EXPLAINER: What's the effect of Russian oil price cap, ban?
FRANKFURT Western governments are aiming to cap the price of Russia's oil exports in an attempt to limit the fossil fuel earnings that support Moscow's budget, its military and the invasion of Ukraine.
The cap is set to take effect on Dec. 5, the same day the European Union will impose a boycott on most Russian oil its crude that is shipped by sea. The EU was still negotiating what the price ceiling should be.
The twin measures could have an uncertain effect on the price of oil as worries over lost supply through the boycott compete with fears about lower demand from a slowing global economy.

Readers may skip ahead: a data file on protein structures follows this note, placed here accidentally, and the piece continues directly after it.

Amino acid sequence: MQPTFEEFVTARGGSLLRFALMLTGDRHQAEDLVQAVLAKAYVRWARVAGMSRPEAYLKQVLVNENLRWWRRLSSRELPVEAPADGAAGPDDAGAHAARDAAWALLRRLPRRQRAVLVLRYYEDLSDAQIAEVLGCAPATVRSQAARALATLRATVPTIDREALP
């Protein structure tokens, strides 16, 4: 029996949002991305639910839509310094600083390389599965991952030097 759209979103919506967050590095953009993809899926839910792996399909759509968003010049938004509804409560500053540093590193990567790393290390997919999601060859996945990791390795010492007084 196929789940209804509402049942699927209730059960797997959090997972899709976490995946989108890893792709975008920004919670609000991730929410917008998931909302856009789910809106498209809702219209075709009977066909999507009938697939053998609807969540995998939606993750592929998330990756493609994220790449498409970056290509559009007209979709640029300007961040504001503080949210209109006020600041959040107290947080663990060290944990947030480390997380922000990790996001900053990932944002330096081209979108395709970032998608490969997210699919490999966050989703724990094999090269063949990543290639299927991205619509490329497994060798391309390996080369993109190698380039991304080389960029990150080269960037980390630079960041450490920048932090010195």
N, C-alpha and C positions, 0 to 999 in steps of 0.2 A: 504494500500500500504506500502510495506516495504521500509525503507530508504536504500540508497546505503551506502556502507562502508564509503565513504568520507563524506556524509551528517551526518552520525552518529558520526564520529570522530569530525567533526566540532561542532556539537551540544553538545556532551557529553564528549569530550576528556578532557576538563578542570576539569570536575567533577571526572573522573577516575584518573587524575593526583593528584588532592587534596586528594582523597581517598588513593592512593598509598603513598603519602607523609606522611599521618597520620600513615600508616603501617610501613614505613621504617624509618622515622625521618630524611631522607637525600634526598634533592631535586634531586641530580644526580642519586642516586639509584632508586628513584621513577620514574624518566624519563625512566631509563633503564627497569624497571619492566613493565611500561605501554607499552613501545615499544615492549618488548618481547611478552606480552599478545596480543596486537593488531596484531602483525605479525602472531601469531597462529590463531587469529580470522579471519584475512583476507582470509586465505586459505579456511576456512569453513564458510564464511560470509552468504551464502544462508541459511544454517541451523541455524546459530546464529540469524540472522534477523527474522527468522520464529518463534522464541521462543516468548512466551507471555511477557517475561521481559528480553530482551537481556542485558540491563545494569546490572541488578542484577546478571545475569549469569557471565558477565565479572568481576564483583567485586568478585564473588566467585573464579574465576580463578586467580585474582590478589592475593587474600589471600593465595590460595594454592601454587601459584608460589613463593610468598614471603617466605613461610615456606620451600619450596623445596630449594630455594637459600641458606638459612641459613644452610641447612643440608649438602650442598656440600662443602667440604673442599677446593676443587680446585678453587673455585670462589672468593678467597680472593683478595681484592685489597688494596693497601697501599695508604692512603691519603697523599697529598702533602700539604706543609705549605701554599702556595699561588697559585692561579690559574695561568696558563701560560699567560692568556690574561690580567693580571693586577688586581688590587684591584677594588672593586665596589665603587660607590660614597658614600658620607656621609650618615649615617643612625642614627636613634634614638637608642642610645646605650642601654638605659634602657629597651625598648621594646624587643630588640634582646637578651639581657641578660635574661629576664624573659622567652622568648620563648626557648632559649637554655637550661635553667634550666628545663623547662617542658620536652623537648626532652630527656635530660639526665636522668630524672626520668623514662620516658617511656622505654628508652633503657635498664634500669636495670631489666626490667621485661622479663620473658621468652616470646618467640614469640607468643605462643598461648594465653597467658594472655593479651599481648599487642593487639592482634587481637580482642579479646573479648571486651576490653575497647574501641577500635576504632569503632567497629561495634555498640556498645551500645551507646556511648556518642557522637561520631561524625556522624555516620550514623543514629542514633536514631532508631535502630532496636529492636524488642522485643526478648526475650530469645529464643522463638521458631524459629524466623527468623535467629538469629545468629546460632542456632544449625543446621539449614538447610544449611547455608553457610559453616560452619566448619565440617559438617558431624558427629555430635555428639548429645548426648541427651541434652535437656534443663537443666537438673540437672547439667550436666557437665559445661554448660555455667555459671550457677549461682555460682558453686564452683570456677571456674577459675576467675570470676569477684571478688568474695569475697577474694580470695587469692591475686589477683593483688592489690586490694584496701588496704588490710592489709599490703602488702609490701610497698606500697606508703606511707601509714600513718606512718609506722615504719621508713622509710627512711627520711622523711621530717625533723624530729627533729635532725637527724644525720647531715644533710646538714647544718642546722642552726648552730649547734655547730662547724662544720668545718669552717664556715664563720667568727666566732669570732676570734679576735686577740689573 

Here are basic facts about the price cap, the EU embargo and what they could mean for consumers and the global economy:
WHAT IS THE PRICE CAP AND HOW WOULD IT WORK?
U.S. Treasury Secretary Janet Yellen has proposed the cap with other Group of 7 allies as a way to limit Russia's earnings while keeping Russian oil flowing to the global economy. The aim is to hurt Moscow's finances while avoiding a sharp oil price spike if Russia's oil is suddenly taken off the global market.
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